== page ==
The Feds Crank Up the Payback Pressure on Banks
FDIC Chairman Sheila Bair believes a growing body of evidence shows that bonuses based on short-term performance played a role in fueling the financial crisis. She thinks the FDIC's new approach would reinforce guidance from the Federal Reserve, which has instructed banks to tie compensation to long-term performance.
The proposal passed the FDIC board by a vote of 3 to 2. Objections came from John Dugan, head of the Office of the Comptroller of the Currency, and John Bowman, acting director of the Office of Thrift Supervision, who believe the proposal was premature and possibly outside of the FDIC's authority. They wanted to wait to see if the Federal Reserve's guidance would be sufficient to change compensation practices.
Bair disagreed with their objections because she believes some banks want to reform pay packages but are afraid that doing so could give their competitors an advantage for recruiting employees. Her position is that this fee incentive could help banks justify the decision to implement reforms.
After seeking public comment, the FDIC board could adopt a final proposal later this year.
If Bonuses, Then Payback
In another attempt to seek repayment for the financial meltdown that Wall Street triggered in September 2008, President Obama will announce Thursday a new fee on the nation's biggest financial institutions. It will be collected over a number of years and be used to repay the government (helping to shrink the overall budget deficit) and the taxpayers for money used to bail out the financial industry.
Financial institutions have squawked that this will hurt the recovery and slow lending, but at the same time they're preparing to pay out billions in bonuses. If they can afford to dole out those billions, they can also afford to repay the taxpayers.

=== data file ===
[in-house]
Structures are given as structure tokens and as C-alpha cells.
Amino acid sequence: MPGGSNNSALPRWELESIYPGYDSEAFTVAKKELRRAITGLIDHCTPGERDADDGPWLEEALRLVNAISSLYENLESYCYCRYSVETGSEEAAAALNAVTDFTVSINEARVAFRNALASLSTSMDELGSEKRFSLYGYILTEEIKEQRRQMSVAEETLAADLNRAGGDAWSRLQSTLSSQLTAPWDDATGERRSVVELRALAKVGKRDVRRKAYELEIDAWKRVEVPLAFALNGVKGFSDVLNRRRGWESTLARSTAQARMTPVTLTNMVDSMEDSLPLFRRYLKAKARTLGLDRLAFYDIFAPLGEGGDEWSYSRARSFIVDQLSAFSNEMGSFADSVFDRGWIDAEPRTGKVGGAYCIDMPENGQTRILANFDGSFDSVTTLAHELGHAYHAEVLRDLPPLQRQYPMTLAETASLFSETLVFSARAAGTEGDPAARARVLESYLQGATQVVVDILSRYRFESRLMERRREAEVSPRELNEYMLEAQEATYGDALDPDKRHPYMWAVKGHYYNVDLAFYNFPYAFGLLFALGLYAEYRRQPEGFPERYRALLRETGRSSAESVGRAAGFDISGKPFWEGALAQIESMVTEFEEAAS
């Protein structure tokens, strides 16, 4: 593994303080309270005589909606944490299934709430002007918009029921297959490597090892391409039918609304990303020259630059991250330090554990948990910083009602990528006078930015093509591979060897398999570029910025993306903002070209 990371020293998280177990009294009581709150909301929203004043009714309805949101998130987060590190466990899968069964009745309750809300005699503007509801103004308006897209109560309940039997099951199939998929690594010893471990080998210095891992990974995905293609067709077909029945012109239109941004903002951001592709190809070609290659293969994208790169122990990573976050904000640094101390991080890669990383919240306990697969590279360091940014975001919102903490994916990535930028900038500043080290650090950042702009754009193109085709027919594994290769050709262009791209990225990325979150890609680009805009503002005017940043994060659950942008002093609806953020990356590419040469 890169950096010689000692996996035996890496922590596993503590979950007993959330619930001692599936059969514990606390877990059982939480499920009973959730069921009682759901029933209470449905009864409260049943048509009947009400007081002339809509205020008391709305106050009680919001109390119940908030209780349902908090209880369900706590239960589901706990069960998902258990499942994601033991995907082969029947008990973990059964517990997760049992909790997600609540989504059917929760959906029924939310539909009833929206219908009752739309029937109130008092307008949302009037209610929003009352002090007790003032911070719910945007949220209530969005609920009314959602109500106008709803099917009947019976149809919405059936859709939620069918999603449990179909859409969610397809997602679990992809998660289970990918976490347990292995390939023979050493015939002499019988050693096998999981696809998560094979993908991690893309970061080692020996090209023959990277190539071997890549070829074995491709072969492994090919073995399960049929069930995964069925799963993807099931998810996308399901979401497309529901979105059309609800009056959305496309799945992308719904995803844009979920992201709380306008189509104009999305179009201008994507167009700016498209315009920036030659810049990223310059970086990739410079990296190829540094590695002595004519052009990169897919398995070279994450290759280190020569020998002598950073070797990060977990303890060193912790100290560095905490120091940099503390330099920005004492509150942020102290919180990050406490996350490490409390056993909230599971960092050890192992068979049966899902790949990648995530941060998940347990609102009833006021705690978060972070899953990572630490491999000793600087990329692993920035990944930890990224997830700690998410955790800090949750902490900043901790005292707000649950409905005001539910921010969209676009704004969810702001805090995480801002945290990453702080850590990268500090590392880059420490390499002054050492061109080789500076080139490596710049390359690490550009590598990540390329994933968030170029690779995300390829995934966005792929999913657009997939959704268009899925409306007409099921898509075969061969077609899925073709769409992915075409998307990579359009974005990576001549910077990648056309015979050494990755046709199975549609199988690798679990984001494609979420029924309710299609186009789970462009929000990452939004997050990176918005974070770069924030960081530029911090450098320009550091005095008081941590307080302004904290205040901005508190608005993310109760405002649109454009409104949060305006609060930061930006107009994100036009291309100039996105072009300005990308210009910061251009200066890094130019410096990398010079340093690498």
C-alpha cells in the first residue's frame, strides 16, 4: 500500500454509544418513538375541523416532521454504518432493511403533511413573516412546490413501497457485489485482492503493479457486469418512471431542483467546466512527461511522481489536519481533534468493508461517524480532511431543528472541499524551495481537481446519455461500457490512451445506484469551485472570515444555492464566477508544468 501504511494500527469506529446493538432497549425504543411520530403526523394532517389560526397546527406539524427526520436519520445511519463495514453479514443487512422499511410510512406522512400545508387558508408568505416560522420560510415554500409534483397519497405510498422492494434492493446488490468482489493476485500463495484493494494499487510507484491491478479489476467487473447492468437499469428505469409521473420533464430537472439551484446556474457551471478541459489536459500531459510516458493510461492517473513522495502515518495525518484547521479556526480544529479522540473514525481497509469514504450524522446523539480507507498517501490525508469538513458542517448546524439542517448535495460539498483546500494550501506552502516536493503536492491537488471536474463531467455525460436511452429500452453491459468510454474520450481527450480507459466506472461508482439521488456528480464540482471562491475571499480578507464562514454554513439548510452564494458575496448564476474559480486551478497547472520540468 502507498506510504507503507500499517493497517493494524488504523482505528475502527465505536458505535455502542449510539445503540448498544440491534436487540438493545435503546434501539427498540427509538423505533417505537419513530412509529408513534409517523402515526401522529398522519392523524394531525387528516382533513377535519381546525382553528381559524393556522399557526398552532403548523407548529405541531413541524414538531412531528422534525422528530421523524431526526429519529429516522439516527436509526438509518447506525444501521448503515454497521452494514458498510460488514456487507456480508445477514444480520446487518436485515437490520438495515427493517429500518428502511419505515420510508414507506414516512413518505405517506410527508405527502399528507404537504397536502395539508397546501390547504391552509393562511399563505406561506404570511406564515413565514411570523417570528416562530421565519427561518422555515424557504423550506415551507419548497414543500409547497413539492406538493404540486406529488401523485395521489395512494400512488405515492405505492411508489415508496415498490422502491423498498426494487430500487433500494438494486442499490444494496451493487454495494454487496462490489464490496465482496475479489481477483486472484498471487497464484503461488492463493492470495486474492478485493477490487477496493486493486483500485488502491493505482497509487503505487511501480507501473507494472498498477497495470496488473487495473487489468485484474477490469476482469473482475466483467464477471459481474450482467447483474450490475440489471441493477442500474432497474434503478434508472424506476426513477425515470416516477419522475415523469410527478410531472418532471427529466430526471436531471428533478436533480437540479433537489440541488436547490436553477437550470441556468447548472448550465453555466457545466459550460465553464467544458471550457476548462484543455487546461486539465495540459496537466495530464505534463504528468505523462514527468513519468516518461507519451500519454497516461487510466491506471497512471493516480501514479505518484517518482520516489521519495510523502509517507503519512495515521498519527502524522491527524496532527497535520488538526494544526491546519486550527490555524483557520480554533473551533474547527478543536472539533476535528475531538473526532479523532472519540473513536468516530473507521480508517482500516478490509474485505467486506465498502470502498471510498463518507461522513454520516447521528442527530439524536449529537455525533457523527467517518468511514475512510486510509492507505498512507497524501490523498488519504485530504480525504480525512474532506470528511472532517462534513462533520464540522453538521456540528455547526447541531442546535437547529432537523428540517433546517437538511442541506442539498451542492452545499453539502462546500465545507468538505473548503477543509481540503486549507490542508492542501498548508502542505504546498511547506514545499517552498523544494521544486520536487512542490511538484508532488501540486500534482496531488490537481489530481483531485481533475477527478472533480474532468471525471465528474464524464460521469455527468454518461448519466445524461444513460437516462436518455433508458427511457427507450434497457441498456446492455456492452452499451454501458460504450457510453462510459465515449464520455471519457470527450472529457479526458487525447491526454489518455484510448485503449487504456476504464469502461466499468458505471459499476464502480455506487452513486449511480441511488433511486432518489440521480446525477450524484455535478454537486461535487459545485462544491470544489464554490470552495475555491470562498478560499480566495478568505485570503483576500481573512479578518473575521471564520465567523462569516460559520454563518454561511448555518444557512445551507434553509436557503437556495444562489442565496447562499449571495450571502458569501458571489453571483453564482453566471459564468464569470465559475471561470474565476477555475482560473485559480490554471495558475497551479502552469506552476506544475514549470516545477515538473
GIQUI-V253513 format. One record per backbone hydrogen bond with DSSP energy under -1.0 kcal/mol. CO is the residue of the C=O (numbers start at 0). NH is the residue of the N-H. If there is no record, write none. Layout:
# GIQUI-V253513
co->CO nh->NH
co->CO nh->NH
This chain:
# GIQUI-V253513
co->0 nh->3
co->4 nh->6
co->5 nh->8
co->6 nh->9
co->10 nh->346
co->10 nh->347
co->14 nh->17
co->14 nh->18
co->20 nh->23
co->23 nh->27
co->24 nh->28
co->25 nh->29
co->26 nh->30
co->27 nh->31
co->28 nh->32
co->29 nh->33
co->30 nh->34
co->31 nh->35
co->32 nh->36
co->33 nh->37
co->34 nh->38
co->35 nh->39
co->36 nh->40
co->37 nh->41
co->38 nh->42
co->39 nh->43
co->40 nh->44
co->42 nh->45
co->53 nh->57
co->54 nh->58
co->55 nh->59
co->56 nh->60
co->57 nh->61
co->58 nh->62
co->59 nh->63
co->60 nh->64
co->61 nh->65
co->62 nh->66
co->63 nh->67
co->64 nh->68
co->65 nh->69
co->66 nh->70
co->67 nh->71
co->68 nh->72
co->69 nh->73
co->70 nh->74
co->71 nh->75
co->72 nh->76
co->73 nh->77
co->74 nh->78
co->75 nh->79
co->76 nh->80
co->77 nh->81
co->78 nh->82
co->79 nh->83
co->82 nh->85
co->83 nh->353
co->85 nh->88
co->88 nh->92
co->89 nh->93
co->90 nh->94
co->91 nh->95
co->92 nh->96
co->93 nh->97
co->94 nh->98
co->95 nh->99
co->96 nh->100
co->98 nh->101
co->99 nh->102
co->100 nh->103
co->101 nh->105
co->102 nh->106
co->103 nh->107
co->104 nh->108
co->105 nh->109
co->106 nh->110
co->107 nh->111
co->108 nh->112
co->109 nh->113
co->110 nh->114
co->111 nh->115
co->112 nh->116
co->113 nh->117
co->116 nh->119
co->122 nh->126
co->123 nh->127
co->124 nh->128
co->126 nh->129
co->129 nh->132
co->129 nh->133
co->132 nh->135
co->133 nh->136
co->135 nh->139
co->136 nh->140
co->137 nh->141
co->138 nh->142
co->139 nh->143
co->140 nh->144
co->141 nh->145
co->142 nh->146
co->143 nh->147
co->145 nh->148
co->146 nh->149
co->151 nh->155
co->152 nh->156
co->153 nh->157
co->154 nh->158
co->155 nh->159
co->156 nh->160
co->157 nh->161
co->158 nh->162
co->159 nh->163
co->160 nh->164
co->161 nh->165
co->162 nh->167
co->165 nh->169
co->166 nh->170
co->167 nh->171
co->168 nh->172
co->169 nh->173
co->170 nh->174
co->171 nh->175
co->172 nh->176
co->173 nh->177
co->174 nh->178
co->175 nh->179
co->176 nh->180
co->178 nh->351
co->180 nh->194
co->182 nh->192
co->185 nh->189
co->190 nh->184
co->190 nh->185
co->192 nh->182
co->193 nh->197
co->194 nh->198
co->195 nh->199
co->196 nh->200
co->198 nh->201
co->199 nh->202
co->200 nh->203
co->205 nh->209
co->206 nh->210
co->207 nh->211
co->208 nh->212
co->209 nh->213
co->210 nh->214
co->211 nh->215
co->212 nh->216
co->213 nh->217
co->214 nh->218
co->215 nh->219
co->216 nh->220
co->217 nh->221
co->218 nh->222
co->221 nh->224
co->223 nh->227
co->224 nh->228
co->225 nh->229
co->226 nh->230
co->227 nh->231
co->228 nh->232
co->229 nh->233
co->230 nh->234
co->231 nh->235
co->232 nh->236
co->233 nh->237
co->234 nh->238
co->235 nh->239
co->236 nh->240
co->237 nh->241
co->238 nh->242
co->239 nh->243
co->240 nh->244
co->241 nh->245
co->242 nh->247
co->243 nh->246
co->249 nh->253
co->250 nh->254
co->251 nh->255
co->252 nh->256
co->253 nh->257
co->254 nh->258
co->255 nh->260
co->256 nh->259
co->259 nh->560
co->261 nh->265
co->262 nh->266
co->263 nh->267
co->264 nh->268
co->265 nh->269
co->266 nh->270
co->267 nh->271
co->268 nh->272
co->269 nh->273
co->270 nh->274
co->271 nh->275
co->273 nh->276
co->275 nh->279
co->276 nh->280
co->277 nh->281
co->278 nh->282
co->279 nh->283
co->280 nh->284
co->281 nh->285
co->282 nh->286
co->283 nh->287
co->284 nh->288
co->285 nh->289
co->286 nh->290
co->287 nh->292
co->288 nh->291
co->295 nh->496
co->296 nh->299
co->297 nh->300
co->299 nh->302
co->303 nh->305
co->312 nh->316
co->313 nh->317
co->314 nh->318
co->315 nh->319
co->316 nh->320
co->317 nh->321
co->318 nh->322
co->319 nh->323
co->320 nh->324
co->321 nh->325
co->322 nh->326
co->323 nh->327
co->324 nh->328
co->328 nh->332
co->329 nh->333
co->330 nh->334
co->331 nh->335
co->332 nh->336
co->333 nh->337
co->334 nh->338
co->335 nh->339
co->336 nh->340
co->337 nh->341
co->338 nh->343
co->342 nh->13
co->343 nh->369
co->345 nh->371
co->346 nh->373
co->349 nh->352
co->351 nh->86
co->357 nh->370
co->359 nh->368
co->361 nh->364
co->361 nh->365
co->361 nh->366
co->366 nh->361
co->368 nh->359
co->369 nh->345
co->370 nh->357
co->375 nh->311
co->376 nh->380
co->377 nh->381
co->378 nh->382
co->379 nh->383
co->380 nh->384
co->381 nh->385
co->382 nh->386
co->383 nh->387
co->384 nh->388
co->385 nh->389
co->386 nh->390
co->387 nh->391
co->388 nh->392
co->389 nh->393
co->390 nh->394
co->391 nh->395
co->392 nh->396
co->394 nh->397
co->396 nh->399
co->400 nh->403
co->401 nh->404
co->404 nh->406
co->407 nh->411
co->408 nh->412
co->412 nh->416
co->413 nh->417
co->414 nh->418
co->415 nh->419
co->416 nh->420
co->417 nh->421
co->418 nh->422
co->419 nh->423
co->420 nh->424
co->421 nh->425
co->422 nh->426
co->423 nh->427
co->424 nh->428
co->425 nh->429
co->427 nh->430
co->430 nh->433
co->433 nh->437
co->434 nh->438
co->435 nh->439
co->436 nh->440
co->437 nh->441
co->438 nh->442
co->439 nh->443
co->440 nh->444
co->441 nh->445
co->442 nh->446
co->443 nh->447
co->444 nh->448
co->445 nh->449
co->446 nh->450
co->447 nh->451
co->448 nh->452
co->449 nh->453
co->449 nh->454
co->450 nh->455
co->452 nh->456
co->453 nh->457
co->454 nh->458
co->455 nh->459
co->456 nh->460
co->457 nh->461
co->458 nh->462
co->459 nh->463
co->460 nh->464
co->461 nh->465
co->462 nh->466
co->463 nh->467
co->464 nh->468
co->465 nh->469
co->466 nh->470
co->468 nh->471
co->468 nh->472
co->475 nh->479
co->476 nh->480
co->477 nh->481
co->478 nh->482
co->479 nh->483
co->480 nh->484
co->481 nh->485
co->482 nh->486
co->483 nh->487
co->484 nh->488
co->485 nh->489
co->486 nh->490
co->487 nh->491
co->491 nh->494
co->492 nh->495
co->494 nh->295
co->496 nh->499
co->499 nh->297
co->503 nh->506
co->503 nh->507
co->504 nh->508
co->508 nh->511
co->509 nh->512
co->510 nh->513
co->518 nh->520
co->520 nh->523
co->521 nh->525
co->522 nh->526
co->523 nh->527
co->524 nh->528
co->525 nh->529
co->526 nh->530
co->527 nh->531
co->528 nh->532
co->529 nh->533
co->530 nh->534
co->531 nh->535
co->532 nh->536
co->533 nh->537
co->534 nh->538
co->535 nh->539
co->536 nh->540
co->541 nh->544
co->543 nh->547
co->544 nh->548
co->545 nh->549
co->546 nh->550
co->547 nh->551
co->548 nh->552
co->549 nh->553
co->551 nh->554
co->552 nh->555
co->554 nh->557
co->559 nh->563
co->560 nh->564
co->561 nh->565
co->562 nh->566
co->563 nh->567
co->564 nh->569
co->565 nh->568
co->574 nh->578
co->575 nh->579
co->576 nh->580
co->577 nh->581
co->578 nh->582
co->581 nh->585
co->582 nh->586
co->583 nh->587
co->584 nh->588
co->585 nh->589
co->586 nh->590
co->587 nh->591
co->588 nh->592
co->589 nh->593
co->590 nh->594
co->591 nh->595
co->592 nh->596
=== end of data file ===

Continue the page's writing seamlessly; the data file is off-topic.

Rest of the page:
The fee could result in collecting as much as $120 billion worth of losses the U.S. Treasury now expects from the $700 billion Trouble Assets Relief Program (TARP). The fee would be part of the 2011 budget that President Obama will submit to Congress in February.
Threats to Relocate
Specific details about the fee haven't been released, but one key will be to design it so that banks can't simply pass the cost on to their customers, that is, taxpayers. The administration so far has said only that the fee wouldn't be a one-time levy but would last for years. One possibility is for a transaction-based fee.
The global impact of such a fee is another key factor. Britain's plan to rein in compensation packages has some banks ready to move out of London. While those threats may be no more than that, the U.S. will also have make sure banks can't easily move outside the country to avoid the fee. After all, the point is to raise revenue for the government, not lose it.